why cant i use substitution for this?

Why doesn't substitution work to find 0∫2 sqrt(4-x^2). I kn ow you can find the integral in other ways. I am just curious why regular substitution won't work. Thank you in advance.
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 Quote by schapman22 Why doesn't substitution work to find 0∫2 sqrt(4-x^2). I kn ow you can find the integral in other ways. I am just curious why regular substitution won't work. Thank you in advance.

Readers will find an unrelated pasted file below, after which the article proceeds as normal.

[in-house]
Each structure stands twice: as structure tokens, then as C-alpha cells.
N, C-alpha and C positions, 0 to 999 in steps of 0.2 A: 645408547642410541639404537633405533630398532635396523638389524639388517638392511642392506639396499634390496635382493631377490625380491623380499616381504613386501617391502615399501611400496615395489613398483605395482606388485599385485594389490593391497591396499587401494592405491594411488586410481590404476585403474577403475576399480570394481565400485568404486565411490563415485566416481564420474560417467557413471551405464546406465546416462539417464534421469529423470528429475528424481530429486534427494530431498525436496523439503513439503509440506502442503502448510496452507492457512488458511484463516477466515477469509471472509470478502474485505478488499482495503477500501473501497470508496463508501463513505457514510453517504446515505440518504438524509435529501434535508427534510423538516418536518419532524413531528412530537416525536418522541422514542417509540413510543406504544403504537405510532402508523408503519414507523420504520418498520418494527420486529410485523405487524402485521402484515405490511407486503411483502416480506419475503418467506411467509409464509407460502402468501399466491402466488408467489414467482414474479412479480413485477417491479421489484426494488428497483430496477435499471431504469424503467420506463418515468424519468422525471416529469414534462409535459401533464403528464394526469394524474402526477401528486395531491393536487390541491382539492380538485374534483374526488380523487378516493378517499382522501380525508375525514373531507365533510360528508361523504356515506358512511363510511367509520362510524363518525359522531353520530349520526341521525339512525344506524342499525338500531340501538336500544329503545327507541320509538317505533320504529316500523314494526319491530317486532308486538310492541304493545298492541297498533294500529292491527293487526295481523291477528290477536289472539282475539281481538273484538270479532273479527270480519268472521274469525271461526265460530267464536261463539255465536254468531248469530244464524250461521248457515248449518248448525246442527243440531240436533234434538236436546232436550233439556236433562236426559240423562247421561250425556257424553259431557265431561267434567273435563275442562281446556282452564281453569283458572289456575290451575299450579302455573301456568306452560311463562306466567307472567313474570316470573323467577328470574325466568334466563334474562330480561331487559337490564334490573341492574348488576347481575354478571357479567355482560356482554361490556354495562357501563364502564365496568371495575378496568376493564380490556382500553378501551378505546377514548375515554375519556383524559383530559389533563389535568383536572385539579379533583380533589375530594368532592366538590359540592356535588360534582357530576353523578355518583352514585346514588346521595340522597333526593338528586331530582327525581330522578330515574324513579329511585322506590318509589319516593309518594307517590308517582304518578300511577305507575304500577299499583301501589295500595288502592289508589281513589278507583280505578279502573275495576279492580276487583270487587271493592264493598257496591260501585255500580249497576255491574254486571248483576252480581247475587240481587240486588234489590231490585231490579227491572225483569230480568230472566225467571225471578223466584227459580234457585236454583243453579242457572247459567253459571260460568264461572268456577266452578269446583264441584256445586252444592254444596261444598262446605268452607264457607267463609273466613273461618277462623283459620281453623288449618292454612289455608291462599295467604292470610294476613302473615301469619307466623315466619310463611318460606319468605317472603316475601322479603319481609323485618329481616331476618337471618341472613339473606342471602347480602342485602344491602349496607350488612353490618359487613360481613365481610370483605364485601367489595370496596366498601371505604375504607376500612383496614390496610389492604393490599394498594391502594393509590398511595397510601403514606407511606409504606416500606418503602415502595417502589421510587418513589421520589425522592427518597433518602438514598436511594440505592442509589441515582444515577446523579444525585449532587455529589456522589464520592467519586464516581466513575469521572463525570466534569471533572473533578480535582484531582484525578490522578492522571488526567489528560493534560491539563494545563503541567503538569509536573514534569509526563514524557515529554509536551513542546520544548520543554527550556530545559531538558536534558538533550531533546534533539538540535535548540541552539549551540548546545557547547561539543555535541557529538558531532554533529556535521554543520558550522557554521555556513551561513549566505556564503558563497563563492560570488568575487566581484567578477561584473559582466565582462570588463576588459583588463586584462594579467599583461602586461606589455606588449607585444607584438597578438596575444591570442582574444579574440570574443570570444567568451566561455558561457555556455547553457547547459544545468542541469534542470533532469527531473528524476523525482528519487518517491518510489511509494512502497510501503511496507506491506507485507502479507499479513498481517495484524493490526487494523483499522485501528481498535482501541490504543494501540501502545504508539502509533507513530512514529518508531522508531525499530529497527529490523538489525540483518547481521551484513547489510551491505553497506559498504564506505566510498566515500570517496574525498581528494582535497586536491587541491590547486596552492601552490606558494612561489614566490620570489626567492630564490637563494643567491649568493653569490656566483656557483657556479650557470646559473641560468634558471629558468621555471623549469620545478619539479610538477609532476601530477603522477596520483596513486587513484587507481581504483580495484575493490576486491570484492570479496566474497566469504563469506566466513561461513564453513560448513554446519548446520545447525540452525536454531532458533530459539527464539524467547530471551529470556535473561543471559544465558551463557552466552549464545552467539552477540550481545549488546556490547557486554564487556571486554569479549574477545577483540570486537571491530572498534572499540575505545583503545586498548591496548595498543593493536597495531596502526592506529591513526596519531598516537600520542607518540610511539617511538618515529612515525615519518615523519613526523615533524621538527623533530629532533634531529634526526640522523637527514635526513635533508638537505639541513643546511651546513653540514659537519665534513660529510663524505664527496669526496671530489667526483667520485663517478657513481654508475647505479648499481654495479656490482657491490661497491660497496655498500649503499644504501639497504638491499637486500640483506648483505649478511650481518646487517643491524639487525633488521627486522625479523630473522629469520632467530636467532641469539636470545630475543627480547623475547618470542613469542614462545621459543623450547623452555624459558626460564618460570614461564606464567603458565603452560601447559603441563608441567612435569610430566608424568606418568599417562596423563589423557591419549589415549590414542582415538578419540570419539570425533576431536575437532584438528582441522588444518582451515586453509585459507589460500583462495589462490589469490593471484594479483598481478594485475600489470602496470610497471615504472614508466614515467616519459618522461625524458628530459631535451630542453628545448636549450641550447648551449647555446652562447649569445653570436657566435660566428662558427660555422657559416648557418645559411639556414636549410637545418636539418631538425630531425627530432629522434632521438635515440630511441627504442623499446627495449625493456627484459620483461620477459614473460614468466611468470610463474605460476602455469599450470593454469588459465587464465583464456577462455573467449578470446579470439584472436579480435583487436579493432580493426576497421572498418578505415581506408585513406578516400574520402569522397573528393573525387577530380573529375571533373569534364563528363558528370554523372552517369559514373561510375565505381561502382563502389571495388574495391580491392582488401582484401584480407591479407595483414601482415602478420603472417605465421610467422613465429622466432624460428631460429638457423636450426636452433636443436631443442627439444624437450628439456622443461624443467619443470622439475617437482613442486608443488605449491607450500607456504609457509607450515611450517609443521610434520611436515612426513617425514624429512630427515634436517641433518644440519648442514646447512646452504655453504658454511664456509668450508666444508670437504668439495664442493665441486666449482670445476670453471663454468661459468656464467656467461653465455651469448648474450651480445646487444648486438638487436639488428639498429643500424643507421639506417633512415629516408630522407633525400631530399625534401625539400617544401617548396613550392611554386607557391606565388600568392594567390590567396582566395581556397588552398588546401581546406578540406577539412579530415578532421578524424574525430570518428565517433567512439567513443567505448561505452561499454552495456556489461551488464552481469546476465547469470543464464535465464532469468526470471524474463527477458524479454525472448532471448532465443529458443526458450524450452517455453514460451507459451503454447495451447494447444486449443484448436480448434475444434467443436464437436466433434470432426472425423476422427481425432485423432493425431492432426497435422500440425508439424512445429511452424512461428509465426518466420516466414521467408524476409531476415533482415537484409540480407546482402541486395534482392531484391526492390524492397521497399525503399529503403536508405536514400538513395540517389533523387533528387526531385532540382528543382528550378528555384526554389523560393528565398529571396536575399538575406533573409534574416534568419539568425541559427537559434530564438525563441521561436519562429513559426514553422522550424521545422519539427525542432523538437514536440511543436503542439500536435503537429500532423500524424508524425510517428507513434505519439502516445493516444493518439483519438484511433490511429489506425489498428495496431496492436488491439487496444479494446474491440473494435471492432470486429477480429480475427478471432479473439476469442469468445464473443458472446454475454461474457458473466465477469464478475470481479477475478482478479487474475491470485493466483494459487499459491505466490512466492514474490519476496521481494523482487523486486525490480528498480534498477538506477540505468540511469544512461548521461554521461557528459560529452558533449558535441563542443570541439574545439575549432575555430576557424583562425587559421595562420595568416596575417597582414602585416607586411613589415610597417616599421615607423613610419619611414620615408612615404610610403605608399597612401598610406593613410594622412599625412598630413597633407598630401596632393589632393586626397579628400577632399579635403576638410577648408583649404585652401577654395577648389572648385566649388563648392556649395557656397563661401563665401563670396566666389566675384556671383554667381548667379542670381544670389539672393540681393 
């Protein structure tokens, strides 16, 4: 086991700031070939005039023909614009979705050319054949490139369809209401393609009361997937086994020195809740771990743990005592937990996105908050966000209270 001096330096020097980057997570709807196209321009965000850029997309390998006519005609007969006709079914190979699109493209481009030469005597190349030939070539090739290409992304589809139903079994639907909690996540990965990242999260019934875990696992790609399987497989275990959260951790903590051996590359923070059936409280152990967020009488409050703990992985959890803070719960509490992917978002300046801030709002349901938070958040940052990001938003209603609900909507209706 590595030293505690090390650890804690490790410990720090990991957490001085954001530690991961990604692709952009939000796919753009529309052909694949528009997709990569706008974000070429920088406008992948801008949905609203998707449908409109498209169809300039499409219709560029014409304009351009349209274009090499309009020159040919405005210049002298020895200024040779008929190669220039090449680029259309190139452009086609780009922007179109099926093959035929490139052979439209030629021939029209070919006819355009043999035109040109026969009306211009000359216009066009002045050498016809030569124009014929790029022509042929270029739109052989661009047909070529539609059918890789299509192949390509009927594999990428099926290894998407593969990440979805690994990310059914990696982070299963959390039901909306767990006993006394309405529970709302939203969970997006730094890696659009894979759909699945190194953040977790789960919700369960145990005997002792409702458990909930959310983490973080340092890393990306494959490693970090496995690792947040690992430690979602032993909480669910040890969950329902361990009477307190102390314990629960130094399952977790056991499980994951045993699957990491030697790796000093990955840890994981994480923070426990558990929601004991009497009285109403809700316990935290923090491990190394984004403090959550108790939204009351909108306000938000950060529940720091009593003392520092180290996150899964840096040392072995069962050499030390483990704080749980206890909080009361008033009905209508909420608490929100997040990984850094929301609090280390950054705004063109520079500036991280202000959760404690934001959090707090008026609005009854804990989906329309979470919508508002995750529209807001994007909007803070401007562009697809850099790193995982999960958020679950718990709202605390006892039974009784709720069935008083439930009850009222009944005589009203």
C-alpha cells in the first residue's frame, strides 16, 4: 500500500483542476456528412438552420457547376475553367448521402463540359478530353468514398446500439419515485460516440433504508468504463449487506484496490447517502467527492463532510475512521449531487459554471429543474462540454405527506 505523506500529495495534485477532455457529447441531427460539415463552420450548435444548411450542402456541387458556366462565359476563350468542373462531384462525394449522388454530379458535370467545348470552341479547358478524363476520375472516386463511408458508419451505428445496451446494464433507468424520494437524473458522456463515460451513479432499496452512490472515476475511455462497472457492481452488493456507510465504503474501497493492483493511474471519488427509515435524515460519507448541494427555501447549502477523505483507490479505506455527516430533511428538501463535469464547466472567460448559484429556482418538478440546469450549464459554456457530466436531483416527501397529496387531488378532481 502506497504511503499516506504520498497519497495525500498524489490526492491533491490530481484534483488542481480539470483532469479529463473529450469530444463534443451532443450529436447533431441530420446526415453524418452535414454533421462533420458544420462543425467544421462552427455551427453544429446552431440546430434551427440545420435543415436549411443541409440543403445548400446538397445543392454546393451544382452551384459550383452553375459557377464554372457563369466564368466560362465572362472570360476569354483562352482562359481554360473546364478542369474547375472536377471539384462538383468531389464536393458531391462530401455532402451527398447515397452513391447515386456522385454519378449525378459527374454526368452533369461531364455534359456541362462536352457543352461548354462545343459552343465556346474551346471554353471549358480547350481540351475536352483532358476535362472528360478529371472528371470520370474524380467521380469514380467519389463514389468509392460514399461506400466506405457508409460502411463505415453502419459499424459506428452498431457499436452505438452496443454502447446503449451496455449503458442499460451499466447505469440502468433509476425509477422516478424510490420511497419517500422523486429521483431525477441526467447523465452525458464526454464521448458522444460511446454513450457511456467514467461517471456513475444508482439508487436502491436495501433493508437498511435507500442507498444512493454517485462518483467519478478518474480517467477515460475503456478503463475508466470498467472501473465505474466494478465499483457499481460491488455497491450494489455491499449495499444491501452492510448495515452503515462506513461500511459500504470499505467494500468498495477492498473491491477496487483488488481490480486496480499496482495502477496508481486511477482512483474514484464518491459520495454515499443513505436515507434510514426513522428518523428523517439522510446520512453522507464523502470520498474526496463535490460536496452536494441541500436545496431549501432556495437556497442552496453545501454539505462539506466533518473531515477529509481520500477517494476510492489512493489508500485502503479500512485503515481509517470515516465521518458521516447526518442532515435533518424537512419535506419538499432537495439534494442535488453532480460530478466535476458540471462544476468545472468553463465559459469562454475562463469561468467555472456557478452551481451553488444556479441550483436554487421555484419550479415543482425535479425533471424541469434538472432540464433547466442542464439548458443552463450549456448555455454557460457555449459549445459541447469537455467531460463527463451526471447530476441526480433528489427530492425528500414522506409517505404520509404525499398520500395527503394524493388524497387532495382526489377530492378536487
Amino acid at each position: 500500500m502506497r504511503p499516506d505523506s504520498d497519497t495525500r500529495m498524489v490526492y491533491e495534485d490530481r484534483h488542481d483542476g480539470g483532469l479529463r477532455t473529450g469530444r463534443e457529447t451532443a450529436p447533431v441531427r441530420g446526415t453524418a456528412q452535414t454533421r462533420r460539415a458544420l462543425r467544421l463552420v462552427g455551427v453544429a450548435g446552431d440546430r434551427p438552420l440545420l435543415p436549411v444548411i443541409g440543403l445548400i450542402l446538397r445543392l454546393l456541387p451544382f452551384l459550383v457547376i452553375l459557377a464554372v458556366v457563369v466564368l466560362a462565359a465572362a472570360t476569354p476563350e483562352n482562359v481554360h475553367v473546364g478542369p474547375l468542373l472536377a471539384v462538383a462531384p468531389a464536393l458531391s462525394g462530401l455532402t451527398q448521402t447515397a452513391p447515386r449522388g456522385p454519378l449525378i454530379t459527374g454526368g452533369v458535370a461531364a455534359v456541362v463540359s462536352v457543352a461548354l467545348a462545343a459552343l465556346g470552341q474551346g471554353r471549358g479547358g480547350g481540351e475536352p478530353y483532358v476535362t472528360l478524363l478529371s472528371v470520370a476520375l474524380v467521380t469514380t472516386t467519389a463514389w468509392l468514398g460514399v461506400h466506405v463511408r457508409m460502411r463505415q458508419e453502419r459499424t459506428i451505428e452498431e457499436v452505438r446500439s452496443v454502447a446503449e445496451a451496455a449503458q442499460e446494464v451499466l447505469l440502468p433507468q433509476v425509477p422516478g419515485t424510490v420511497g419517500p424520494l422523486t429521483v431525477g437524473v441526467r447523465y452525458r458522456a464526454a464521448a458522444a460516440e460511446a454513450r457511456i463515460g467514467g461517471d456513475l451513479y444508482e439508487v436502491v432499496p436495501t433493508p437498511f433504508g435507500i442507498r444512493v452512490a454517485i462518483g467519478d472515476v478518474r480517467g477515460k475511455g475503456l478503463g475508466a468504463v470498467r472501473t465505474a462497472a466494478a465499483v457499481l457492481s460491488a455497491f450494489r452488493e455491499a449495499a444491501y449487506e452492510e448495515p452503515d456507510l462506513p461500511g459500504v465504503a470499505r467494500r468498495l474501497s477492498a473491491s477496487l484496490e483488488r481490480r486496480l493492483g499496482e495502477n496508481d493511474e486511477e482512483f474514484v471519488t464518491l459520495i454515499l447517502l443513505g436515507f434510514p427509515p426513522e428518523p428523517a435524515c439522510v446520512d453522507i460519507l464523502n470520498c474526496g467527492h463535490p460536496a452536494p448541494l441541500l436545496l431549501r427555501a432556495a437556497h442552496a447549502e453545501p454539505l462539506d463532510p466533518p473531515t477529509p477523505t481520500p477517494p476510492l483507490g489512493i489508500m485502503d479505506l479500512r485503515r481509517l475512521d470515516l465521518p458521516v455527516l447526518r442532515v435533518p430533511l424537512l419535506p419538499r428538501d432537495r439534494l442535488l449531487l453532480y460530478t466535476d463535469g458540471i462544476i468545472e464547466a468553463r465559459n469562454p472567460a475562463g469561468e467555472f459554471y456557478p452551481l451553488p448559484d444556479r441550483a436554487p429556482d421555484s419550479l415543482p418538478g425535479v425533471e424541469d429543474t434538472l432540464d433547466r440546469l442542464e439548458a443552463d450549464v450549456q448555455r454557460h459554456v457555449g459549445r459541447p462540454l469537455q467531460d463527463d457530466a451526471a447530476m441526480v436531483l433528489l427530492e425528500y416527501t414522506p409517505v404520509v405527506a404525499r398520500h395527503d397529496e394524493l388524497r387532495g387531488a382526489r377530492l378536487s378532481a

If you make the substitution $u=x^2$ then du = 2x dx. But you don't have a factor of 2x in the integrand. Or were you thinking of a different substitution? In any case, a trigonometric substitution would work better.

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 Quote by schapman22 Why doesn't substitution work to find 0∫2 sqrt(4-x^2). I kn ow you can find the integral in other ways. I am just curious why regular substitution won't work. Thank you in advance.
But substitution does work. Make the substitution x = 2cos(θ). Isn't that a "substitution"?